Dress thumbnail 1
Dress thumbnail 2
+4
images
Image of Gallery in South Kensington
On display at V&A South Kensington
British Galleries, Room 125, Edwin and Susan Davies Gallery

Dress

ca. 1905 (made)
Artist/Maker
Place Of Origin

This type of dress was seen as the healthy and aesthetic alternative to the corseted and constrictive fashions in conventional dress. Falling from the shoulders, it does not restrict the body and it skims lightly over contours that would normally have been shaped by a boned under-garment. Loosely based on medieval attire, the dress has four panels that gently flare to a trailing hem and train trimmed with velvet. The separate long, tapering tabard has fly-away shoulders and is held loosely at the waist with a crêpe band. The crêpe is similar to those made by Liberty's, the London fashion shop. Liberty's sold a wide range of lightweight silks in soft plain colours that were ideal for artistic clothes such as this. The harmonies of muted grey, mauves and purples are typical for this period.


object details
Categories
Object Type
Parts
This object consists of 2 parts.

  • Dress
  • Tabard
Materials and Techniques
Crêpe, embroidered velvet in mercerised embroidery cottons, lined with silk. Anna Buruma, Liberty archivist identified the silk of the underdress as Liberty 'Nitas' silk, from a swatch book held at the Liberty archive on 15 June 2017.
Brief Description
Dress of silk crêpe and tabard of embroidered velvet in cottons, designed by Forma, London, ca. 1905
Physical Description
Dress of deep lilac silk crêpe and tabard of embroidered velvet in mercerised embroidery cottons and lined with silk. Embroidered with a floral design. Possibly made using materials from Liberty of London.
Dimensions
  • Length: 60in (approx.)
Marks and Inscriptions
FORMA 40, Conduit St W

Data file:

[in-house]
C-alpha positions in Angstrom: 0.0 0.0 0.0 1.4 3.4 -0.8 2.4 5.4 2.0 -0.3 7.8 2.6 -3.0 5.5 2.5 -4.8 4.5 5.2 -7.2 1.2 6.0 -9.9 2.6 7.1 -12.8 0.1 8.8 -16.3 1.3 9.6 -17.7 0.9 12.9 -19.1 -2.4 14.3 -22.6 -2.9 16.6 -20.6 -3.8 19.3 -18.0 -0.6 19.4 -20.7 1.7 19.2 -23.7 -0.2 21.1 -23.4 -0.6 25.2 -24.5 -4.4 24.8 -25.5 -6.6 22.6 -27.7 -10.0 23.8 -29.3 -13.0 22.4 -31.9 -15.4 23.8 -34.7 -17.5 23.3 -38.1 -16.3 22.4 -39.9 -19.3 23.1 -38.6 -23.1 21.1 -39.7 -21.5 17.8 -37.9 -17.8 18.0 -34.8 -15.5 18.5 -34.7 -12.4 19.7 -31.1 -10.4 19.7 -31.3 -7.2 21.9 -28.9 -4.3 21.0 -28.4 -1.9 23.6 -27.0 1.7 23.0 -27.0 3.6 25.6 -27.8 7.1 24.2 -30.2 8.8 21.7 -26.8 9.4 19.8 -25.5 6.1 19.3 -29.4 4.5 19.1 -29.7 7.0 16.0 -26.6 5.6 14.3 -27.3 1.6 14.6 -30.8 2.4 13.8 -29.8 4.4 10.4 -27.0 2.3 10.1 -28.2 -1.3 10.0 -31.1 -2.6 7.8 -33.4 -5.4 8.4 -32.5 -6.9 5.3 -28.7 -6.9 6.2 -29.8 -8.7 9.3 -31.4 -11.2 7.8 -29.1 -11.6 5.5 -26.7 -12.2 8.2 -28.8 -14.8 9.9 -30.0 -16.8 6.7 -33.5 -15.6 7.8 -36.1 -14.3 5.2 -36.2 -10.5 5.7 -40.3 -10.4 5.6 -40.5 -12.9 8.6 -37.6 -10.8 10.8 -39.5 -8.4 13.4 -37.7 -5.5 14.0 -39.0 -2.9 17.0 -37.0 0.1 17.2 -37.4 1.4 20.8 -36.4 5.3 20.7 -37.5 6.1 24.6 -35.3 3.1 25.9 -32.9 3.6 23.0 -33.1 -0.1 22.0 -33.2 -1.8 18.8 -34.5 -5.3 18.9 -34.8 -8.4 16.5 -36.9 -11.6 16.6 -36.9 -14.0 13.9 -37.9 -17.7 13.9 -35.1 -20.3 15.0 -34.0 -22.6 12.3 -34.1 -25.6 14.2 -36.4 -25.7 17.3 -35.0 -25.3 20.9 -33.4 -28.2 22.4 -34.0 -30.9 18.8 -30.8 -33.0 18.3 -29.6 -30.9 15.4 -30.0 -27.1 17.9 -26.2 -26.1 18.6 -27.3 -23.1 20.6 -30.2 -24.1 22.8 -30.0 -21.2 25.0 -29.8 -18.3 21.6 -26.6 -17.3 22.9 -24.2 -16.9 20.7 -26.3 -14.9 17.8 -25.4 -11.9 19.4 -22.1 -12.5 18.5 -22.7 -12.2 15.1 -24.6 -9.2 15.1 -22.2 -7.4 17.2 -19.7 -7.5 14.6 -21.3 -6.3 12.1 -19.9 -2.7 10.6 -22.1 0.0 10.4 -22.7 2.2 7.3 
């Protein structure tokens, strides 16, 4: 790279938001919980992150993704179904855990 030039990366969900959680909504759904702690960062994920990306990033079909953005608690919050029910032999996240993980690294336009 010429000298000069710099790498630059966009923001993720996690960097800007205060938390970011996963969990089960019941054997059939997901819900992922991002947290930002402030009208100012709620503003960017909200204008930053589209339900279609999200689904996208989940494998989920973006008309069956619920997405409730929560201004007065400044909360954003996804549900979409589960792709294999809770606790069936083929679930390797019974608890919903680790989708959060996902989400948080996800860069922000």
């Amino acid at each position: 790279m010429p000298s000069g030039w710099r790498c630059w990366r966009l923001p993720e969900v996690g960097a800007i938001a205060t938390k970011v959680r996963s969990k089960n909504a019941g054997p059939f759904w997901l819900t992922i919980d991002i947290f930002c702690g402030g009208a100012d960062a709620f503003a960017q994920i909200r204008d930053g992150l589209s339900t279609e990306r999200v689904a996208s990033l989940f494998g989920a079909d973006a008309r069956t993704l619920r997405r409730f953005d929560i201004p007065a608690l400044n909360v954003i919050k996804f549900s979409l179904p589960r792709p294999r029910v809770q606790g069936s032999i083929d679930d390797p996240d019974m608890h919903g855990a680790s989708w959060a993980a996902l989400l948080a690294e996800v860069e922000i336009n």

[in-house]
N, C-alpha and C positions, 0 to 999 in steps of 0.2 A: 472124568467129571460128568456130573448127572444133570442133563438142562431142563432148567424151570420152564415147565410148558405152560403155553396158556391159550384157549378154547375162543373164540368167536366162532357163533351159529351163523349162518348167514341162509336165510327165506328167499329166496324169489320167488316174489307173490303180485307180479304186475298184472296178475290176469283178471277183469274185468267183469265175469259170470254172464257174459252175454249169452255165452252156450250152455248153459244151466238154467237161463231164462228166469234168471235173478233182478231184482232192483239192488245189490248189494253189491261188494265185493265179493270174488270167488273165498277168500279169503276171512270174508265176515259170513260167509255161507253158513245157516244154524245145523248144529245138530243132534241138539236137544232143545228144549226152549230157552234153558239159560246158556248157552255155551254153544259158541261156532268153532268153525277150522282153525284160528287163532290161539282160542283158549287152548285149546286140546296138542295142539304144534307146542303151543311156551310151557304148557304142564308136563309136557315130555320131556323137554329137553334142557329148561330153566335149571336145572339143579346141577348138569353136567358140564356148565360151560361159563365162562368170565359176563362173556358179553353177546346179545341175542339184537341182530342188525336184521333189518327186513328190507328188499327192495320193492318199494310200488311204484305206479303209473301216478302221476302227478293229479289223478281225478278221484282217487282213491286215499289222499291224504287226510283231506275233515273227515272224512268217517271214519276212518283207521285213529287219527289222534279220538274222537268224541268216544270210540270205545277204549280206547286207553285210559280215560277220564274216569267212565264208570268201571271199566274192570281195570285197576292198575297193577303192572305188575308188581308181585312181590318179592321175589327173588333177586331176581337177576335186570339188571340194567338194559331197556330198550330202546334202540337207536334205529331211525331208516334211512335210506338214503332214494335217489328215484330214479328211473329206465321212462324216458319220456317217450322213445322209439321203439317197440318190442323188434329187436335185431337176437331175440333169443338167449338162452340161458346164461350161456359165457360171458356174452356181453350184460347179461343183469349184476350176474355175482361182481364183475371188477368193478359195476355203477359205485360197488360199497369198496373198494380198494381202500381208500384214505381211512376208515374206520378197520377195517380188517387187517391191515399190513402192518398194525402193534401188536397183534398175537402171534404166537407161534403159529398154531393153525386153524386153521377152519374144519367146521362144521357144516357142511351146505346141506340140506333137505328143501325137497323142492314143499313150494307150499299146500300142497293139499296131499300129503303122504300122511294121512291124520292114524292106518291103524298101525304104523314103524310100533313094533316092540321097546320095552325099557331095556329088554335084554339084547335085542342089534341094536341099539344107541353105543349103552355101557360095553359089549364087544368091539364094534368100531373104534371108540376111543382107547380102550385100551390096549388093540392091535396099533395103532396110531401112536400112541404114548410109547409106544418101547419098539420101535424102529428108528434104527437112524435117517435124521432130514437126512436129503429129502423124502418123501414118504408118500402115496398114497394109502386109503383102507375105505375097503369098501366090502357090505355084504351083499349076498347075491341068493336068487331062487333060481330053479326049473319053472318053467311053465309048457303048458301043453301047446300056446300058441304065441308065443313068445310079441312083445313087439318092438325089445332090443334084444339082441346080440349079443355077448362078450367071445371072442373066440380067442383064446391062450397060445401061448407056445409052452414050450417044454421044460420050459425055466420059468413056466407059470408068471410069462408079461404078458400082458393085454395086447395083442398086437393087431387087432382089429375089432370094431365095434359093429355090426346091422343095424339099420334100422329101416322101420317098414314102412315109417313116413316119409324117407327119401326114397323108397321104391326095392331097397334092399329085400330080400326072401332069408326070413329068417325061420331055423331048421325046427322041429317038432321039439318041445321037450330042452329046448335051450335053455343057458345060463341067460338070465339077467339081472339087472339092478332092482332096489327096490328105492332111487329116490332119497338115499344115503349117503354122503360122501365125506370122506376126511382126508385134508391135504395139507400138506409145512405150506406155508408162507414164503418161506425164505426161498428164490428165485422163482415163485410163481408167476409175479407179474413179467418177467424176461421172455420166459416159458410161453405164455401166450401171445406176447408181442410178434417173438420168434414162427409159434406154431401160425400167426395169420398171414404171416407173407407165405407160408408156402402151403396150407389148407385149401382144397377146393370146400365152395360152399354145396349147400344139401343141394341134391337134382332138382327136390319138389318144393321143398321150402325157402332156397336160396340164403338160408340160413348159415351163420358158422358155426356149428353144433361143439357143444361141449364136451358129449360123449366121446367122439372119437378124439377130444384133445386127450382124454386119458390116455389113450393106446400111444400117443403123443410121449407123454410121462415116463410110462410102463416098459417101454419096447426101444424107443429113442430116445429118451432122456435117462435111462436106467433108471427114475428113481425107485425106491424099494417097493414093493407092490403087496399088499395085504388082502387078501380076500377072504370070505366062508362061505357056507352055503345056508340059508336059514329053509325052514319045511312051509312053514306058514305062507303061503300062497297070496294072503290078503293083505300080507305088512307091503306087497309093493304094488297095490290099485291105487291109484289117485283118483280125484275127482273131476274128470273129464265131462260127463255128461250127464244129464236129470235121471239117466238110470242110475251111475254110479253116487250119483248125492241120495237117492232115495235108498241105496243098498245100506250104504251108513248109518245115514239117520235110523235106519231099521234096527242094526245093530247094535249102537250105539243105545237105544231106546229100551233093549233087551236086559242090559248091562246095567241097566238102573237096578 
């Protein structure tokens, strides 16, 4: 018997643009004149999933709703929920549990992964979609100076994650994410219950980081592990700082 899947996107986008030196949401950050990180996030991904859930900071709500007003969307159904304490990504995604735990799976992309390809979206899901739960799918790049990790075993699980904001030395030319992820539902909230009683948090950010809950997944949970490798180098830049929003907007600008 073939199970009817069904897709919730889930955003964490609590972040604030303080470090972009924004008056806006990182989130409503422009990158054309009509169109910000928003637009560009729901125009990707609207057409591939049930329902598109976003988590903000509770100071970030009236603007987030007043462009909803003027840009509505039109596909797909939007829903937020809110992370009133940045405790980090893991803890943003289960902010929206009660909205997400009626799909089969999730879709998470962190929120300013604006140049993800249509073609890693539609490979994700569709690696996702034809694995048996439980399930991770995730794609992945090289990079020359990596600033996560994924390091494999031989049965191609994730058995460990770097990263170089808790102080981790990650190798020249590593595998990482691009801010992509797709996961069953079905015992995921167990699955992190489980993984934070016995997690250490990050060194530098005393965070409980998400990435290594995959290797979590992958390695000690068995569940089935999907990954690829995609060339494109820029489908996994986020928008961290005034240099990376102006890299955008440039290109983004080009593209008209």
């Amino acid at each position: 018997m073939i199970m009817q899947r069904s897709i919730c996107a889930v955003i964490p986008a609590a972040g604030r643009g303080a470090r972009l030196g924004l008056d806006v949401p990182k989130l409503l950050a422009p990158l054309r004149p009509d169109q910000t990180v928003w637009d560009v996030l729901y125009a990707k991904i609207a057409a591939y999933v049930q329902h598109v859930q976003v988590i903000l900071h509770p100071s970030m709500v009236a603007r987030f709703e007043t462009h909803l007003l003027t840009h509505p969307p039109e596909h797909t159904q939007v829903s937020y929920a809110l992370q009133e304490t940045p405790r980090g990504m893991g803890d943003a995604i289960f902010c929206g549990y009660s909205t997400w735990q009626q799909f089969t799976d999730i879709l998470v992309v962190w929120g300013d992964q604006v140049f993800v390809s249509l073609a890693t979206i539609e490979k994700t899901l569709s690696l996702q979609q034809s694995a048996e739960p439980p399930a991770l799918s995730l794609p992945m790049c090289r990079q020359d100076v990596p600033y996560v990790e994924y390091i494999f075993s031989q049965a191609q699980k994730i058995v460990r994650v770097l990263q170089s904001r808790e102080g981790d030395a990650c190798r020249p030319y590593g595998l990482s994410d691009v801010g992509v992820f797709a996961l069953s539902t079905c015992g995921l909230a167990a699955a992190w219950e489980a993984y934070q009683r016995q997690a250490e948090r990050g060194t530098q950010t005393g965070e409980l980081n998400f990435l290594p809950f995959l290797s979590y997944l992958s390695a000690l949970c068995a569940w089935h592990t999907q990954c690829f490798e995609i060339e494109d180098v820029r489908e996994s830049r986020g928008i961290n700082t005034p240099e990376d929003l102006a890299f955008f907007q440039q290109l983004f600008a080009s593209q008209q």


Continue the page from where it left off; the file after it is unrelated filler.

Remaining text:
Credit line
Given anonymously
Object history
Madame M Forma is listed as a dressmaker (not court dressmaker) in the 1911 London Post Office Directory at 40 Conduit Street. She is not in the 1902 edition. No others checked as yet.
Summary
This type of dress was seen as the healthy and aesthetic alternative to the corseted and constrictive fashions in conventional dress. Falling from the shoulders, it does not restrict the body and it skims lightly over contours that would normally have been shaped by a boned under-garment. Loosely based on medieval attire, the dress has four panels that gently flare to a trailing hem and train trimmed with velvet. The separate long, tapering tabard has fly-away shoulders and is held loosely at the waist with a crêpe band. The crêpe is similar to those made by Liberty's, the London fashion shop. Liberty's sold a wide range of lightweight silks in soft plain colours that were ideal for artistic clothes such as this. The harmonies of muted grey, mauves and purples are typical for this period.
Collection
Accession Number
CIRC.638&A-1964

About this object record

Explore the Collections contains over a million catalogue records, and over half a million images. It is a working database that includes information compiled over the life of the museum. Some of our records may contain offensive and discriminatory language, or reflect outdated ideas, practice and analysis. We are committed to addressing these issues, and to review and update our records accordingly.

You can write to us to suggest improvements to the record.

Suggest Feedback

record createdFebruary 24, 2003
Record URL